The Nine Circles of Data Quality Hell

“Abandon all hope, ye who enter here.” 

In Dante’s Inferno, these words are inscribed above the entrance into hell.  The Roman poet Virgil was Dante’s guide through its nine circles, each an allegory for unrepentant sins beyond forgiveness.

The Very Model of a Modern DQ General will be your guide on this journey through nine of the most common mistakes that can doom your data quality project:


1. Thinking data quality is an IT issue (or a business issue) - Data quality is not an IT issue.  Data quality is also not a business issue.  Data quality is everyone's issue.  Successful data quality projects are driven by an executive management mandate for the business and IT to forge an ongoing and iterative collaboration throughout the entire project.  The business usually owns the data and understands its meaning and use in the day to day operation of the enterprise and must partner with IT in defining the necessary data quality standards and processes.


2. Waiting for poor data quality to affect you - Data quality projects are often launched in the aftermath of an event when poor data quality negatively impacted decision-critical enterprise information.  Some examples include a customer service nightmare, a regulatory compliance failure or a financial reporting scandal.  Whatever the triggering event, a common response is data quality suddenly becomes prioritized as a critical issue.


3. Believing technology alone is the solution - Although incredible advancements continue, technology alone cannot provide the solution.  Data quality requires a holistic approach involving people, process and technology.  Your project can only be successful when people take on the challenge united by collaboration, guided by an effective methodology, and of course, implemented with amazing technology.


4. Listening only to the expert - An expert can be an invaluable member of the data quality project team.  However, sometimes an expert can dominate the decision making process.  The expert's perspective needs to be combined with the diversity of the entire project team in order for success to be possible.


5. Losing focus on the data - The complexity of your data quality project can sometimes work against your best intentions.  It is easy to get pulled into the mechanics of documenting the business requirements and functional specifications and then charging ahead with application development.  Once the project achieves some momentum, it can take on a life of its own and the focus becomes more and more about making progress against the tasks in the project plan, and less and less on the project's actual goal, which is to improve the quality of your data.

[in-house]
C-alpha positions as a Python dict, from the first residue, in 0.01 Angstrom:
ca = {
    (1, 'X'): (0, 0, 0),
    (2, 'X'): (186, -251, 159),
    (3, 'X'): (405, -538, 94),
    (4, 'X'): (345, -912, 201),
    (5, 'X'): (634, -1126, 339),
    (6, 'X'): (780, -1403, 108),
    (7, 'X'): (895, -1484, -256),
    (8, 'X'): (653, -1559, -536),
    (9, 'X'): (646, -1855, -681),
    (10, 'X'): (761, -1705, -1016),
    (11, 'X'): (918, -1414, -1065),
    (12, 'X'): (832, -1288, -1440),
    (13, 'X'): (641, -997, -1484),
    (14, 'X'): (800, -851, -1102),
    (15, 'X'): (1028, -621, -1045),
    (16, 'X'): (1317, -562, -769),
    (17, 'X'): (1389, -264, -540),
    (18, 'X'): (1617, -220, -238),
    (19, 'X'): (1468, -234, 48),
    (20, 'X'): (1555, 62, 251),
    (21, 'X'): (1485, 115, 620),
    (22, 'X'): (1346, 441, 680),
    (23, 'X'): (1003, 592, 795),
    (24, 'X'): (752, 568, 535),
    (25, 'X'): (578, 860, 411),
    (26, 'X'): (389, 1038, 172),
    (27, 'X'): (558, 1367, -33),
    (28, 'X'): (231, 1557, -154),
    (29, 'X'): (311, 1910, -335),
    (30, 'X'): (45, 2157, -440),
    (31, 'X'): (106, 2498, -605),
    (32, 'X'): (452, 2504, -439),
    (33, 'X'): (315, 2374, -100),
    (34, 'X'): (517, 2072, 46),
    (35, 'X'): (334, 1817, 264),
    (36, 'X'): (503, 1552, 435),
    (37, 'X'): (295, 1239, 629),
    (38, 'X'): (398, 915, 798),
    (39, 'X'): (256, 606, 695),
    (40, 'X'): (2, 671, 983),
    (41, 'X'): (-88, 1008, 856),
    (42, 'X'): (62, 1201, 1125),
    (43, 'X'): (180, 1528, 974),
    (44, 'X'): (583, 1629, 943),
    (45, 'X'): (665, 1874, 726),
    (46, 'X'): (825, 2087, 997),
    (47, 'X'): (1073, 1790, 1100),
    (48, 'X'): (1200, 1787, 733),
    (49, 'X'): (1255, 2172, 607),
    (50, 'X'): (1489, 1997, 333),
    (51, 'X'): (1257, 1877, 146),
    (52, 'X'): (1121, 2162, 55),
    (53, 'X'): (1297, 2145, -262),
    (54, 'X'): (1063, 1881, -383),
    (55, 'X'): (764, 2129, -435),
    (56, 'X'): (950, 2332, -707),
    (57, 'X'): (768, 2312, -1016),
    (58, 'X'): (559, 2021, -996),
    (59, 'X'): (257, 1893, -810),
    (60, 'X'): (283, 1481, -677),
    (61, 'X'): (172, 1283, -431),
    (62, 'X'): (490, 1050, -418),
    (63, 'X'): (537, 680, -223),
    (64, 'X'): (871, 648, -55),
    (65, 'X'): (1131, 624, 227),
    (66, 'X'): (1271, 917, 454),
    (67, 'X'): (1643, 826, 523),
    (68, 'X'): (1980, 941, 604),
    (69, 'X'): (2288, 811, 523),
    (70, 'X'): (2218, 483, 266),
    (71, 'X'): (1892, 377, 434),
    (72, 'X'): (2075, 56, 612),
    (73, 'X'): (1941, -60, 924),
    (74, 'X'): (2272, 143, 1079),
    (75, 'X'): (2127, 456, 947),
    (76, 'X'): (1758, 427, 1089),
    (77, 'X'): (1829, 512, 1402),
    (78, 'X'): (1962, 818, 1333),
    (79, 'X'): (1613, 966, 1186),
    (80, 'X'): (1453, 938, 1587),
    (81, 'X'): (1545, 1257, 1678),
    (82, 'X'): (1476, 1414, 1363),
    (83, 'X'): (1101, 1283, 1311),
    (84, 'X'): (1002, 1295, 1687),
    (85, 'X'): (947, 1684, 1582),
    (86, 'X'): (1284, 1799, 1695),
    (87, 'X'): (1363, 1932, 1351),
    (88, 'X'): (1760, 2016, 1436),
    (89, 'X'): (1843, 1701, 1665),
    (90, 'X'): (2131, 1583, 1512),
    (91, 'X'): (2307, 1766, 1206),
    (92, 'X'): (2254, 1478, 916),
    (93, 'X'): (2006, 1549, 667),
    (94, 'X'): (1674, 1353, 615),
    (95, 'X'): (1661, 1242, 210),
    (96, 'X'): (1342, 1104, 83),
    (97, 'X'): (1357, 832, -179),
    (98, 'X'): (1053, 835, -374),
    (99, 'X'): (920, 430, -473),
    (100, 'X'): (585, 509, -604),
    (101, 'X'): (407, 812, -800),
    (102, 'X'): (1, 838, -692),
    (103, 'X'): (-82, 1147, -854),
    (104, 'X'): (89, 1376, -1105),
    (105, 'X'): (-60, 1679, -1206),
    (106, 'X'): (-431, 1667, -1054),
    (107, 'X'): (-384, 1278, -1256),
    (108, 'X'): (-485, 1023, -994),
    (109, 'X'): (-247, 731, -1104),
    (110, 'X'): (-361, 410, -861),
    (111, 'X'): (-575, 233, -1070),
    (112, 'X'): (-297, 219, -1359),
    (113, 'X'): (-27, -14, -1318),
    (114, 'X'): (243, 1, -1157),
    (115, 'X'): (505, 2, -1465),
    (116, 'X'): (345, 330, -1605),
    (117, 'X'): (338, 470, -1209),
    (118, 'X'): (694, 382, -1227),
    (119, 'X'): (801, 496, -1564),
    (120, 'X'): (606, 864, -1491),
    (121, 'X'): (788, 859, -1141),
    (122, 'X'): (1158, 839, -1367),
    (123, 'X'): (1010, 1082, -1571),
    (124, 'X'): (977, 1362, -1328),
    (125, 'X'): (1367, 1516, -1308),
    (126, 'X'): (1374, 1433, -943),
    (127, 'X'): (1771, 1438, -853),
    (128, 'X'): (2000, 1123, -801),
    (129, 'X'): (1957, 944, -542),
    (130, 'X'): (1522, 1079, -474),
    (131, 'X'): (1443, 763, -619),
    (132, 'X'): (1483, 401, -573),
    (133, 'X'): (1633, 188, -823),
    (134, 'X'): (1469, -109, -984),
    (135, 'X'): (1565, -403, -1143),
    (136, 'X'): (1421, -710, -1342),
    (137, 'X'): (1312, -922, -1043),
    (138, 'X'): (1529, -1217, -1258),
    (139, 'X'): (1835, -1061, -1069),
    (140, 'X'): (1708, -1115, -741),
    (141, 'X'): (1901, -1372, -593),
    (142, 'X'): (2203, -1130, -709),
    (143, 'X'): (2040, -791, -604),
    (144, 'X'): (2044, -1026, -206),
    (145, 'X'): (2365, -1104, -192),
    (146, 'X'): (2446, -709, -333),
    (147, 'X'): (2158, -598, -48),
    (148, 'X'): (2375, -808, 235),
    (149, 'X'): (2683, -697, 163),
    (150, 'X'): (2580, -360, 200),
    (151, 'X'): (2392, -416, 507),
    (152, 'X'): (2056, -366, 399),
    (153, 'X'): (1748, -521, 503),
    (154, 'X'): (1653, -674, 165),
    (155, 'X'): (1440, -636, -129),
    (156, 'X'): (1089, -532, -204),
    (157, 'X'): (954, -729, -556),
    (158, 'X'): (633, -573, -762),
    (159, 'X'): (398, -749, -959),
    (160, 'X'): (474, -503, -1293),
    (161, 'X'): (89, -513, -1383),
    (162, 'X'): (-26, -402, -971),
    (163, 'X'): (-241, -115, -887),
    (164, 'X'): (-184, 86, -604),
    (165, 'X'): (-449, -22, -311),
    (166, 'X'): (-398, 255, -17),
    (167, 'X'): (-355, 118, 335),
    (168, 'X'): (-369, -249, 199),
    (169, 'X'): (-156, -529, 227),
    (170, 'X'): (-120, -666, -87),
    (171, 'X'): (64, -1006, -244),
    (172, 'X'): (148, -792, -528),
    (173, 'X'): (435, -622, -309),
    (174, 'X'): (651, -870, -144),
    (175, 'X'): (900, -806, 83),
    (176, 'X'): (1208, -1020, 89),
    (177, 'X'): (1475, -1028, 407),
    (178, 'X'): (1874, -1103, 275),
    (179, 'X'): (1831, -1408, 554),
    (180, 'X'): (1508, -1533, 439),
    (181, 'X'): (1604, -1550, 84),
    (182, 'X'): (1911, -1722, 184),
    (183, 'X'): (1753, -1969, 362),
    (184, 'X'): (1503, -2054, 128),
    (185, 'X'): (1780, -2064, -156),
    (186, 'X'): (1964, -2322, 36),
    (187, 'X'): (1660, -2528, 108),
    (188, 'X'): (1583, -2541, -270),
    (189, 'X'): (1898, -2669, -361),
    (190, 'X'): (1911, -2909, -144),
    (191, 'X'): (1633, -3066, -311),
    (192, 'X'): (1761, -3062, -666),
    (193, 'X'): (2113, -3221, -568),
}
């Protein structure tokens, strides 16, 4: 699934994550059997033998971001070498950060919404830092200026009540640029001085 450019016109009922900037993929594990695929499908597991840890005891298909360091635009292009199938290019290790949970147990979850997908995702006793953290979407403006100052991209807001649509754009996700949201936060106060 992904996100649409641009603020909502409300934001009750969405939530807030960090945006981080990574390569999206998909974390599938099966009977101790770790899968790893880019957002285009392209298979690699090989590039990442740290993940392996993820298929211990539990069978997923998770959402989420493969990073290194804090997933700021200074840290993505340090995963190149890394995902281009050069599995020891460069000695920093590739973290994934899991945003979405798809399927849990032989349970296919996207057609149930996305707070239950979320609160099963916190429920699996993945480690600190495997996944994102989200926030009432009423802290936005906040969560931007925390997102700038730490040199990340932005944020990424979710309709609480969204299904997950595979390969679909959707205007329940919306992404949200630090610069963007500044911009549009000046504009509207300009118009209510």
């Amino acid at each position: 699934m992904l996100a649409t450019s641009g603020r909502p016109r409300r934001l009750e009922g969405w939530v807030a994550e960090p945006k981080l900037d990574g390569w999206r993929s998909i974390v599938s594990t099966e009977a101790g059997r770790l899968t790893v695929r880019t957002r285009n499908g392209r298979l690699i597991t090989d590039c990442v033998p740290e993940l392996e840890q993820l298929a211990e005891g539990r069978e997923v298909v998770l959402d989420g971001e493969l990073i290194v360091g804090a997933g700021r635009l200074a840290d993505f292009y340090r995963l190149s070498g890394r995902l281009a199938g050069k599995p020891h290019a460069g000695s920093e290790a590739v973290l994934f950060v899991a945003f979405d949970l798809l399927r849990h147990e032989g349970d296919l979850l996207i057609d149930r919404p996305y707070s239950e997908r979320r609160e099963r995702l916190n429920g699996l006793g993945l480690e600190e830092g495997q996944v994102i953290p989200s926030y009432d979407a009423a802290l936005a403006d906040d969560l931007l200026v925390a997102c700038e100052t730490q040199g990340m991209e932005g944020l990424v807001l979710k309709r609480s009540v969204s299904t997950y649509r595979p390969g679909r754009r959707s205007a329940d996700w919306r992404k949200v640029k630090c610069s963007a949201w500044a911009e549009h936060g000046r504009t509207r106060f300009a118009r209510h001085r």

• This common mistake was the theme of my post: Data Gazers.


6. Chasing perfection - An obsessive-compulsive quest to find and fix every data quality problem is a laudable pursuit but ultimately a self-defeating cause.  Data quality problems can be very insidious and even the best data quality process will still produce exceptions.  Although this is easy to accept in theory, it is notoriously difficult to accept in practice.  Do not let the pursuit of perfection undermine your data quality project.


7. Viewing your data quality assessment as a one-time event - Your data quality project should begin with a data quality assessment to assist with aligning perception with reality and to get the project off to a good start by providing a clear direction and a working definition of success.  However, the data quality assessment is not a one-time event that ends when development begins.  You should perform iterative data quality assessments throughout the entire development lifecycle.


8. Forgetting about the people - People, process and technology.  All three are necessary for success on your data quality project.  However, I have found that the easiest one to forget about (and by far the most important of the three) is people.


9. Assuming if you build it, data quality will come - There are many important considerations when planning a data quality project.  One of the most important is to realize that data quality problems cannot be permanently “fixed" by implementing a one-time "solution" that doesn't require ongoing improvements.


Knowing these common mistakes is no guarantee that your data quality project couldn't still find itself lost in a dark wood.

However, knowledge could help you realize when you have strayed from the right road and light a path to find your way back.